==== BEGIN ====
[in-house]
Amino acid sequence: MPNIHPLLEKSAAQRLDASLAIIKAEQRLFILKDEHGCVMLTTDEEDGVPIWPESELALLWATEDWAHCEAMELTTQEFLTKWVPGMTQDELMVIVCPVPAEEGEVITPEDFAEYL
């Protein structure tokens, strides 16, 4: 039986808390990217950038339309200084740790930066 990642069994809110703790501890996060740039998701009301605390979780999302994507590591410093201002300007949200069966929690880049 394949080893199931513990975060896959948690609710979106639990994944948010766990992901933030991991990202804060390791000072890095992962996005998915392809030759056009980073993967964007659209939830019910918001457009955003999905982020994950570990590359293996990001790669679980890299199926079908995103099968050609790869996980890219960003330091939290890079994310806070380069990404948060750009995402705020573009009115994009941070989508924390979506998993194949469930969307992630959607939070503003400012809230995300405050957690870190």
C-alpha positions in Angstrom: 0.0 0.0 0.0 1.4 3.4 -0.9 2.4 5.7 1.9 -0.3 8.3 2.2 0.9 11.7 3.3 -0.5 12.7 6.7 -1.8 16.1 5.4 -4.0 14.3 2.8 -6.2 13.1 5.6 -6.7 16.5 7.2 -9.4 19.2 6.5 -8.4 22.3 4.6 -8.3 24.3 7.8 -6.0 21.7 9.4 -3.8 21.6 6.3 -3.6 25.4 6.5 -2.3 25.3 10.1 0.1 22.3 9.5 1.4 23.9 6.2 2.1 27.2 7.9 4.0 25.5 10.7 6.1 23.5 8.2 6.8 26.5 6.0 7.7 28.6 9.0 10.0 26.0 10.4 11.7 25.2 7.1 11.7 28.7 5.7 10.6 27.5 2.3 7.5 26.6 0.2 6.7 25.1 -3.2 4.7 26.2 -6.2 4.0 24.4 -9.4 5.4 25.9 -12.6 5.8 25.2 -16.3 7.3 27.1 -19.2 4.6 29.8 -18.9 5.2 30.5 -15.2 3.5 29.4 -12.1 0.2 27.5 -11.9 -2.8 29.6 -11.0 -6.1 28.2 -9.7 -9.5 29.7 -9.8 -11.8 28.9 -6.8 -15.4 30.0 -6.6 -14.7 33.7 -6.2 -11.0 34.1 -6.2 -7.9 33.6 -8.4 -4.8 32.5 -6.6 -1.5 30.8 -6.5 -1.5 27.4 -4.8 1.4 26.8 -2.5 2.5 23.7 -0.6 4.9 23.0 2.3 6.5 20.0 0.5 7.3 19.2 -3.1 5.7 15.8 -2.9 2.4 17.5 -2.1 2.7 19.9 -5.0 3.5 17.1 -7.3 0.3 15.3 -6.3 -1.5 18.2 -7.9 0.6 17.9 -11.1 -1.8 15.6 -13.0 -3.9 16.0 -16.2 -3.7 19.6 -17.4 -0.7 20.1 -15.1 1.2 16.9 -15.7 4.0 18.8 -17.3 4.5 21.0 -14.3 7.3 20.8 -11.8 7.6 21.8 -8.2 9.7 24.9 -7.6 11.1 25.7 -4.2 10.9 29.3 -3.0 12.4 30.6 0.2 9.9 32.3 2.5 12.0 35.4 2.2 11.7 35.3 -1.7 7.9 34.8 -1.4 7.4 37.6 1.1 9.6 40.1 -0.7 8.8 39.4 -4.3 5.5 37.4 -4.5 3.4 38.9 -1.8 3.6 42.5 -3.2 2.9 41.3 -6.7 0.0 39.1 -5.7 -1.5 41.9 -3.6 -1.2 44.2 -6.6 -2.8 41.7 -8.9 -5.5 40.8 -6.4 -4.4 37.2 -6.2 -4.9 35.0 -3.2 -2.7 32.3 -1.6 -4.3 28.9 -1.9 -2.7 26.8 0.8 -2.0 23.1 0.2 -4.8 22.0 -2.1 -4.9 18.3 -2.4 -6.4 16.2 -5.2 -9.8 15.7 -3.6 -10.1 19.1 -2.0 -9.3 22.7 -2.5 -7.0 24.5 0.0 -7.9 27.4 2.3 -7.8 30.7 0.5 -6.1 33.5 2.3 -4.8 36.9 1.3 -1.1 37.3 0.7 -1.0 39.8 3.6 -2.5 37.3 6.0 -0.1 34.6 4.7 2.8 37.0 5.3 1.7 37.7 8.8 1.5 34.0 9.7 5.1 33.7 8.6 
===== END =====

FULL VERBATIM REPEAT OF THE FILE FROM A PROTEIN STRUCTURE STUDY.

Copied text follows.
[in-house]
Amino acid sequence: MPNIHPLLEKSAAQRLDASLAIIKAEQRLFILKDEHGCVMLTTDEEDGVPIWPESELALLWATEDWAHCEAMELTTQEFLTKWVPGMTQDELMVIVCPVPAEEGEVITPEDFAEYL
């Protein structure tokens, strides 16, 4: 039986808390990217950038339309200084740790930066 990642069994809110703790501890996060740039998701009301605390979780999302994507590591410093201002300007949200069966929690880049 394949080893199931513990975060896959948690609710979106639990994944948010766990992901933030991991990202804060390791000072890095992962996005998915392809030759056009980073993967964007659209939830019910918001457009955003999905982020994950570990590359293996990001790669679980890299199926079908995103099968050609790869996980890219960003330091939290890079994310806070380069990404948060750009995402705020573009009115994009941070989508924390979506998993194949469930969307992630959607939070503003400012809230995300405050957690870190």
C-alpha positions in Angstrom: 0.0 0.0 0.0 1.4 3.4 -0.9 2.4 5.7 1.9 -0.3 8.3 2.2 0.9 11.7 3.3 -0.5 12.7 6.7 -1.8 16.1 5.4 -4.0 14.3 2.8 -6.2 13.1 5.6 -6.7 16.5 7.2 -9.4 19.2 6.5 -8.4 22.3 4.6 -8.3 24.3 7.8 -6.0 21.7 9.4 -3.8 21.6 6.3 -3.6 25.4 6.5 -2.3 25.3 10.1 0.1 22.3 9.5 1.4 23.9 6.2 2.1 27.2 7.9 4.0 25.5 10.7 6.1 23.5 8.2 6.8 26.5 6.0 7.7 28.6 9.0 10.0 26.0 10.4 11.7 25.2 7.1 11.7 28.7 5.7 10.6 27.5 2.3 7.5 26.6 0.2 6.7 25.1 -3.2 4.7 26.2 -6.2 4.0 24.4 -9.4 5.4 25.9 -12.6 5.8 25.2 -16.3 7.3 27.1 -19.2 4.6 29.8 -18.9 5.2 30.5 -15.2 3.5 29.4 -12.1 0.2 27.5 -11.9 -2.8 29.6 -11.0 -6.1 28.2 -9.7 -9.5 29.7 -9.8 -11.8 28.9 -6.8 -15.4 30.0 -6.6 -14.7 33.7 -6.2 -11.0 34.1 -6.2 -7.9 33.6 -8.4 -4.8 32.5 -6.6 -1.5 30.8 -6.5 -1.5 27.4 -4.8 1.4 26.8 -2.5 2.5 23.7 -0.6 4.9 23.0 2.3 6.5 20.0 0.5 7.3 19.2 -3.1 5.7 15.8 -2.9 2.4 17.5 -2.1 2.7 19.9 -5.0 3.5 17.1 -7.3 0.3 15.3 -6.3 -1.5 18.2 -7.9 0.6 17.9 -11.1 -1.8 15.6 -13.0 -3.9 16.0 -16.2 -3.7 19.6 -17.4 -0.7 20.1 -15.1 1.2 16.9 -15.7 4.0 18.8 -17.3 4.5 21.0 -14.3 7.3 20.8 -11.8 7.6 21.8 -8.2 9.7 24.9 -7.6 11.1 25.7 -4.2 10.9 29.3 -3.0 12.4 30.6 0.2 9.9 32.3 2.5 12.0 35.4 2.2 11.7 35.3 -1.7 7.9 34.8 -1.4 7.4 37.6 1.1 9.6 40.1 -0.7 8.8 39.4 -4.3 5.5 37.4 -4.5 3.4 38.9 -1.8 3.6 42.5 -3.2 2.9 41.3 -6.7 0.0 39.1 -5.7 -1.5 41.9 -3.6 -1.2 44.2 -6.6 -2.8 41.7 -8.9 -5.5 40.8 -6.4 -4.4 37.2 -6.2 -4.9 35.0 -3.2 -2.7 32.3 -1.6 -4.3 28.9 -1.9 -2.7 26.8 0.8 -2.0 23.1 0.2 -4.8 22.0 -2.1 -4.9 18.3 -2.4 -6.4 16.2 -5.2 -9.8 15.7 -3.6 -10.1 19.1 -2.0 -9.3 22.7 -2.5 -7.0 24.5 0.0 -7.9 27.4 2.3 -7.8 30.7 0.5 -6.1 33.5 2.3 -4.8 36.9 1.3 -1.1 37.3 0.7 -1.0 39.8 3.6 -2.5 37.3 6.0 -0.1 34.6 4.7 2.8 37.0 5.3 1.7 37.7 8.8 1.5 34.0 9.7 5.1 33.7 8.6 